We looked at the remarkable history of this project in some detail on these pages four years ago, but the short version is this:

In 2000, Bord na Móna began draining the bog in preparation for extracting turf on a bog beside this Laois heritage town. A group of citizens got together to oppose turf extraction, for a wide variety of reasons. After nine years of tough stand-offs and negotiations, the company espoused a new and more environmentally friendly policy. It supported the local community in the restoration of a bog that some ecologists had said was beyond repair.

The drains that were destroying its biodiversity – living bogs need to stay wet – were blocked. The community built a boardwalk, which facilitates access and minimises damage, with voluntary labour. Excellent signage was put up, summarising the cultural and natural history of the area.

Today, its rich combination of regenerating peat bog and wet woodland is a resource for ecological and climate studies, an open-air laboratory for schools, and a resource for recreational activities ranging from yoga to botany and birding, through astronomy to leisurely weekend strolls.

Present in droves

The President stressed that he was making his comments “above all to young people”, who were present in droves at the event, where he was introduced by two Abbeyleix teenagers, Caoimhe O’Keefe and Ruth Bergin.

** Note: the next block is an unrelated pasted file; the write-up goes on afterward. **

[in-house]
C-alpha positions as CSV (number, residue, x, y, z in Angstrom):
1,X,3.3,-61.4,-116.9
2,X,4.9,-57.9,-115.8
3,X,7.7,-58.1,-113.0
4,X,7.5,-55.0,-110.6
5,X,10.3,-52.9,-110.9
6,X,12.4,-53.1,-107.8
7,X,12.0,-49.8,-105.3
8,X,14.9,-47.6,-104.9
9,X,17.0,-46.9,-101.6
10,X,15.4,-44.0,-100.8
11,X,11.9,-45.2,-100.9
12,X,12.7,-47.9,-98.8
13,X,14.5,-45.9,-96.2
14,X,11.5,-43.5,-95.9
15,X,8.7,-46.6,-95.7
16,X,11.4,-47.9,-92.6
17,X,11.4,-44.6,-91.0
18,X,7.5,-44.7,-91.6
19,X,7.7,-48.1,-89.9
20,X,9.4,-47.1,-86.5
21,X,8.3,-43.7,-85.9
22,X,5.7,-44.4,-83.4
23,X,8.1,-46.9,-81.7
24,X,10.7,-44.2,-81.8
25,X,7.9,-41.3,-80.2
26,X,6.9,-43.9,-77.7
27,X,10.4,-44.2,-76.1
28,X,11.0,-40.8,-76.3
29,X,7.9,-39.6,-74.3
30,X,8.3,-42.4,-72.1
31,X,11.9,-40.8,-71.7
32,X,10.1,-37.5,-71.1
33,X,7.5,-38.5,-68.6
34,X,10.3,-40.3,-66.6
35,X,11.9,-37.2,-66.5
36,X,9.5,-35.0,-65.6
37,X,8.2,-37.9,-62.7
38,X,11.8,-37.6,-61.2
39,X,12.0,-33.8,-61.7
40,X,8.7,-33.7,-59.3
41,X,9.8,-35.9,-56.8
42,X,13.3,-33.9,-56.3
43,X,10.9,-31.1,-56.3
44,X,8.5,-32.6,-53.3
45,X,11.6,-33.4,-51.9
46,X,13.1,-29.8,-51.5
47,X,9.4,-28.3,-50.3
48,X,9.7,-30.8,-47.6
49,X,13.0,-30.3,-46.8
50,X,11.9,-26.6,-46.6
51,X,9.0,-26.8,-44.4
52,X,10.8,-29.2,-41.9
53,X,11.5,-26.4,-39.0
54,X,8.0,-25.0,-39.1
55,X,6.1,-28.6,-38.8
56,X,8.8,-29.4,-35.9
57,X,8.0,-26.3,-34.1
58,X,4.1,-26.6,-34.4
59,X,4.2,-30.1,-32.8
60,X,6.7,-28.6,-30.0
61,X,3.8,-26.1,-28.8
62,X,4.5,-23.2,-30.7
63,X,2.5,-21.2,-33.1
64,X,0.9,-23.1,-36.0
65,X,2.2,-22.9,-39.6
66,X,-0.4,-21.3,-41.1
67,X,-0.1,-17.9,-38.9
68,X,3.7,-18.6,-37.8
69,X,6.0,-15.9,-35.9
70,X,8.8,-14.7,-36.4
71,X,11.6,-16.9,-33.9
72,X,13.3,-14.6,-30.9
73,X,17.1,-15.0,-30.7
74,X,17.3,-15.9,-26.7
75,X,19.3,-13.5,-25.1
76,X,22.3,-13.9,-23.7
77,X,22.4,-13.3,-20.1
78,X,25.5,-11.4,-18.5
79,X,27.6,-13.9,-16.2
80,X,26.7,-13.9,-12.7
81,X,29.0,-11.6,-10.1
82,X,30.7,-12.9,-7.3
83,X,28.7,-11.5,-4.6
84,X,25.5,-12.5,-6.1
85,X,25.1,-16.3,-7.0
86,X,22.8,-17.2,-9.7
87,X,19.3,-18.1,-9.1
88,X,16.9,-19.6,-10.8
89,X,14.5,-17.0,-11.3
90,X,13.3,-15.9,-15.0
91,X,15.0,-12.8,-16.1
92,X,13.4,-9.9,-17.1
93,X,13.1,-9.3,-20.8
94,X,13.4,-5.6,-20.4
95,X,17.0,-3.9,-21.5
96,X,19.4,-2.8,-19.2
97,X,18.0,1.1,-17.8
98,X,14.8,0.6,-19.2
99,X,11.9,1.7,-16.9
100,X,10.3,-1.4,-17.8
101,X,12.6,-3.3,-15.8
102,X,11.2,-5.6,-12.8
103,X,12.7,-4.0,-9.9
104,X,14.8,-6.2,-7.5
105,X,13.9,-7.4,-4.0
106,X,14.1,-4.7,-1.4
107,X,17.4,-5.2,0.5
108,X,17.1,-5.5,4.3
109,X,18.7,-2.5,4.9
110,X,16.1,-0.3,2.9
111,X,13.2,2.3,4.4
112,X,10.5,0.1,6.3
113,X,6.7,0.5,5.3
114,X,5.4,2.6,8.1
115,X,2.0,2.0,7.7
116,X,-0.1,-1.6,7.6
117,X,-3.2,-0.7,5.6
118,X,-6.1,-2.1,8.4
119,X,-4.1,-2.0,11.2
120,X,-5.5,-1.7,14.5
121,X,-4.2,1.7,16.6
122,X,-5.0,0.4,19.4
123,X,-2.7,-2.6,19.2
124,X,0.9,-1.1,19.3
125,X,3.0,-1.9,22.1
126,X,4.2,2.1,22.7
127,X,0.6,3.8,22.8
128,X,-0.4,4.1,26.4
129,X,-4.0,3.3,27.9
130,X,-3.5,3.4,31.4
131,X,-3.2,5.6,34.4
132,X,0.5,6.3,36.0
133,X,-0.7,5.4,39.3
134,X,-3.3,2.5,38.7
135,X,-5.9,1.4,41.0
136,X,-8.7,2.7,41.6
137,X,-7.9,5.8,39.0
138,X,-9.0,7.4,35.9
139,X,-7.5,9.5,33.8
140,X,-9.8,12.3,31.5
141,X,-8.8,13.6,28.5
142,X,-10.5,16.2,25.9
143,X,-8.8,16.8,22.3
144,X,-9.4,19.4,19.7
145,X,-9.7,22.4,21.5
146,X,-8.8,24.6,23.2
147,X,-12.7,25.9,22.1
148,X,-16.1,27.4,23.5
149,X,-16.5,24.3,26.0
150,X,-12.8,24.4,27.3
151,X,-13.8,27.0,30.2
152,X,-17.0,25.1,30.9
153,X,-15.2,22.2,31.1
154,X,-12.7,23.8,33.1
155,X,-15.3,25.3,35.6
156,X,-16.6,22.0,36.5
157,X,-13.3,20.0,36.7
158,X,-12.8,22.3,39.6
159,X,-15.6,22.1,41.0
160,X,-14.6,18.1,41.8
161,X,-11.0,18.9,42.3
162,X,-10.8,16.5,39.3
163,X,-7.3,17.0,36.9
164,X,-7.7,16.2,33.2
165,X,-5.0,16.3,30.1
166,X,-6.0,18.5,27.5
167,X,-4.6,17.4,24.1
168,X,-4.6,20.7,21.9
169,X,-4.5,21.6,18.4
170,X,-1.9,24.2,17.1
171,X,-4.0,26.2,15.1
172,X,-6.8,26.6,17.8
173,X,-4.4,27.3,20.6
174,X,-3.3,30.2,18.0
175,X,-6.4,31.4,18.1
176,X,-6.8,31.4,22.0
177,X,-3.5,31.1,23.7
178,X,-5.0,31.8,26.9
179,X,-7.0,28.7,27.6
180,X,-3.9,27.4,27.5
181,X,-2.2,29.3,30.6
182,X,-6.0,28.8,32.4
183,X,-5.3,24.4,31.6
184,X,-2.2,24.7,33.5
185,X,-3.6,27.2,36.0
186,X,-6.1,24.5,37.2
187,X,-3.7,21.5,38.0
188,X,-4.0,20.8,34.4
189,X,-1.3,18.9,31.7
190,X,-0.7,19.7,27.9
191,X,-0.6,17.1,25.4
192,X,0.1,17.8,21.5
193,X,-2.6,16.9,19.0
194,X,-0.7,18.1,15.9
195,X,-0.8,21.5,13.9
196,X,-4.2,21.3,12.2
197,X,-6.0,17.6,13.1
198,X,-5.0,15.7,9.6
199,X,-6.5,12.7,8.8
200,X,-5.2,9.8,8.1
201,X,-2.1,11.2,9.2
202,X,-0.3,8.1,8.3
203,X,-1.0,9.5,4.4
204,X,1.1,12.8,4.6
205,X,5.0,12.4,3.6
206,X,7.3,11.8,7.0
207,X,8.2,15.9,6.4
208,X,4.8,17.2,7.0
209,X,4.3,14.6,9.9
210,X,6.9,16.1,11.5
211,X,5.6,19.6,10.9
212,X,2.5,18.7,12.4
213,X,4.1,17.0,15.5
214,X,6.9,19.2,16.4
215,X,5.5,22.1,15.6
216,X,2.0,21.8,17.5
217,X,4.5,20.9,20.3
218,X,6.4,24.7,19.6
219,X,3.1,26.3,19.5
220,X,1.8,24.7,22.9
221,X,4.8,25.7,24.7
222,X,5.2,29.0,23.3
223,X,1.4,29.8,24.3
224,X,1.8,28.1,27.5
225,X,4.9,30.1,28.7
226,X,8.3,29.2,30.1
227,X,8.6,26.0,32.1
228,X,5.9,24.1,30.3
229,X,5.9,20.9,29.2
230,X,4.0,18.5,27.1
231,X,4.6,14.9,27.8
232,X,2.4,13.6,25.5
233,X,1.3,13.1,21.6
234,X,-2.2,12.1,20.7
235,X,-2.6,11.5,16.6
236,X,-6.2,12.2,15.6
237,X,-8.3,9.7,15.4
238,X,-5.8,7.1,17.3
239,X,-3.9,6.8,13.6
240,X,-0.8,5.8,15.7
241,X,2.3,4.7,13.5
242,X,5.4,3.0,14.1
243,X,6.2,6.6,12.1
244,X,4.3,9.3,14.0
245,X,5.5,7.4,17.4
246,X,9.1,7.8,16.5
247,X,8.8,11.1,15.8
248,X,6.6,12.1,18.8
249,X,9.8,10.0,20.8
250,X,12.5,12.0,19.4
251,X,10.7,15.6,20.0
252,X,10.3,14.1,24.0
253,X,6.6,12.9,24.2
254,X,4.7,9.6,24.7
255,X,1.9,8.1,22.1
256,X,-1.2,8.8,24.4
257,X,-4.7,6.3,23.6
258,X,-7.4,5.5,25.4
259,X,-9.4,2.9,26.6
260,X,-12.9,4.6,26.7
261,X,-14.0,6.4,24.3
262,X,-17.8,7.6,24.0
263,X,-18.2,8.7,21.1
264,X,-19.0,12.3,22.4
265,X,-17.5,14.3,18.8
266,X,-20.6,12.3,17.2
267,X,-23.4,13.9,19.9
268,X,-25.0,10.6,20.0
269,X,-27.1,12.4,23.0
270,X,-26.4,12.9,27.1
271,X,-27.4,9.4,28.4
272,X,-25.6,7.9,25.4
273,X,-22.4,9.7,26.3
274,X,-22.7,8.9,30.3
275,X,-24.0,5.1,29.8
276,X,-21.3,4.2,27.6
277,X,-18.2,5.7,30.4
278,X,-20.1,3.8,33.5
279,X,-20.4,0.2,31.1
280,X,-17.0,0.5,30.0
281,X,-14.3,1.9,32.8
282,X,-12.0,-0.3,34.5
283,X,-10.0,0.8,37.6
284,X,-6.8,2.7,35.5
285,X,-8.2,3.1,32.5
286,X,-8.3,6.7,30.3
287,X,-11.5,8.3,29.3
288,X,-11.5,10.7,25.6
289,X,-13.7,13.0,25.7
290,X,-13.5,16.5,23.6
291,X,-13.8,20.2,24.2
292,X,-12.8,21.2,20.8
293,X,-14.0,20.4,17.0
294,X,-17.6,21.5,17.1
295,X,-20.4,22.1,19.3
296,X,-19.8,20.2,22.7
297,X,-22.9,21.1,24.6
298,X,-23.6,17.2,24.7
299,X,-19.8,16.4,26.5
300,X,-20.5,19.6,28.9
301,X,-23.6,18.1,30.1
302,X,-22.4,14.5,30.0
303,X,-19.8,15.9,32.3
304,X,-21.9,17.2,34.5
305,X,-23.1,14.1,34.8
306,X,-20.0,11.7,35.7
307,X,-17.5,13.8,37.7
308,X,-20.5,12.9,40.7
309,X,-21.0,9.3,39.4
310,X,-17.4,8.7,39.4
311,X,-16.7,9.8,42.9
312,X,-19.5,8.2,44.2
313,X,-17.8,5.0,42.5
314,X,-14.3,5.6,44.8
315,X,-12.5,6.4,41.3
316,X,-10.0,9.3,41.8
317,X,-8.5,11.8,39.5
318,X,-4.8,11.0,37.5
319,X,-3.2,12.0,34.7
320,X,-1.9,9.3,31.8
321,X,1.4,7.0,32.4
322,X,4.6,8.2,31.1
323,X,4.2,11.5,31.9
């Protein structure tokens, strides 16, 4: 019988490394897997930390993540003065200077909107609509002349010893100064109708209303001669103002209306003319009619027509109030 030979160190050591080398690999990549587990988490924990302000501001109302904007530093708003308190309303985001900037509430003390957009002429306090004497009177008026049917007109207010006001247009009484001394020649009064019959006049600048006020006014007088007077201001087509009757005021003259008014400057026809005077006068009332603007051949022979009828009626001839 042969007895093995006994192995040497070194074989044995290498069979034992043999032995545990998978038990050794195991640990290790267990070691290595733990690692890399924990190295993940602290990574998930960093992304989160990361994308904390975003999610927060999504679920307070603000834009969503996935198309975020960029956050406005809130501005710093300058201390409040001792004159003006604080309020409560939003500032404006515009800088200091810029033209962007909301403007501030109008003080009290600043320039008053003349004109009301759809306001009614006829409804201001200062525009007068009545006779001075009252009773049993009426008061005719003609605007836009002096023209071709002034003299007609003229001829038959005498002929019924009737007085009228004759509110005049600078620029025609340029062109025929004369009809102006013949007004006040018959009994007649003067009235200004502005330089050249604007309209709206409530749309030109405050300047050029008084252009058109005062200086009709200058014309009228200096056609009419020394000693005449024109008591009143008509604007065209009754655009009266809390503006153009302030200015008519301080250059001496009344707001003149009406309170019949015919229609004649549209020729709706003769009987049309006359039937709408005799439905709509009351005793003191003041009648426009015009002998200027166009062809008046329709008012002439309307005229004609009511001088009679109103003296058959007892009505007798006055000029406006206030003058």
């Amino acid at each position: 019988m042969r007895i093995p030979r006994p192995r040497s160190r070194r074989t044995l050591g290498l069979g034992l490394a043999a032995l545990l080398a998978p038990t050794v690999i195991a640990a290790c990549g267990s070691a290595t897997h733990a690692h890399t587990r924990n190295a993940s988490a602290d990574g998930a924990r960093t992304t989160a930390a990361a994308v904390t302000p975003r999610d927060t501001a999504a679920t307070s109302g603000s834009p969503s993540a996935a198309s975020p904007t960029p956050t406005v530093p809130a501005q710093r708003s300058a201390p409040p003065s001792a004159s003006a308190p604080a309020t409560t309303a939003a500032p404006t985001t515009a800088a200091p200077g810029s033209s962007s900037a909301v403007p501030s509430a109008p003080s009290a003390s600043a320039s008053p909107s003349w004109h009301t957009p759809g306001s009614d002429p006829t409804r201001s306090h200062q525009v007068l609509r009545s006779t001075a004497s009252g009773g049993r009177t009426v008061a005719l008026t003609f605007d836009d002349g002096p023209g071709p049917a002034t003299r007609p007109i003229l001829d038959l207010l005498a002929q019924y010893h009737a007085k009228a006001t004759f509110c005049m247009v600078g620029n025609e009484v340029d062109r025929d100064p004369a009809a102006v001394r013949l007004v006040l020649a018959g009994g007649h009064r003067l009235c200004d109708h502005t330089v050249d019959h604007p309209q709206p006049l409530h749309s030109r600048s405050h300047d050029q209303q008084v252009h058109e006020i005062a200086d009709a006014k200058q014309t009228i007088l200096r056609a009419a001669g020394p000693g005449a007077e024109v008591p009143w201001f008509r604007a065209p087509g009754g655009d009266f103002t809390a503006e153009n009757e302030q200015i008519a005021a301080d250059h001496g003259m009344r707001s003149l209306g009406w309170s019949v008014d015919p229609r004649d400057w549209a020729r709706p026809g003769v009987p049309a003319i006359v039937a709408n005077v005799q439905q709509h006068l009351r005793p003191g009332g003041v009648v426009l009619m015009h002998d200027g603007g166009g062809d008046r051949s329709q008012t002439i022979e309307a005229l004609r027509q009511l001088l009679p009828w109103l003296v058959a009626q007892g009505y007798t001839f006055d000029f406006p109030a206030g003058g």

O’Keefe and Bergin, of Heywood Community School, had entered the Young Scientist Exhibition in 2014 with project studying the contribution that a very small carnivorous plant, the round-leaved sundew, makes to bog ecology. They found that the sundew significantly reduces midges, a service for which all who work or walk on a bog should be very grateful.

What attracted them to the bog in the first place?

“I was brought into it on a school walk when I was six,” says Bergin, “and even then we learned so much it was terrific. It’s an amazing world on our doorstep. I walk my dog there, and love taking photos of bog cotton, and sphagnum moss and, of course, sundew.”

O’Keefe has lived beside the bog all her life, “and it goes back as far as any of my memories. We don’t have beaches around here, and the bog is our Amazon, a fairy world to get involved in. It renews our lease on life, and it’s very important to protect it.”

The Community Wetlands Forum: Inspire, Enjoy, Manage, Protect

“Inspiring communities to enjoy, manage and protect their wetlands for present and future generations.”

That’s the motto of the Strategic Plan 2017-2020 launched by the Community Wetlands Forum at the Abbeyleix event.

It’s a very detailed plan, both in terms of its existing eight member groups, and of expanding partnerships with state agencies, NGOs and businesses, and  membership in future. Given that more than 11,500 wetlands have been mapped in Ireland, there is plenty of room for expansion in the latter department.

The current eight members are scattered across the midlands. They are: Abbeyleix Bog Project; Cabragh Wetlands Trust; Clara Bog SAC; Drummin Bog Project; Girley Bog Meitheal; Ounamoun Nature Reserve; Scohaboy Bog; Wetlands Heritage Ireland (Corlea Bog).

The plan and other information is at www.communitywetlandsforum.ie/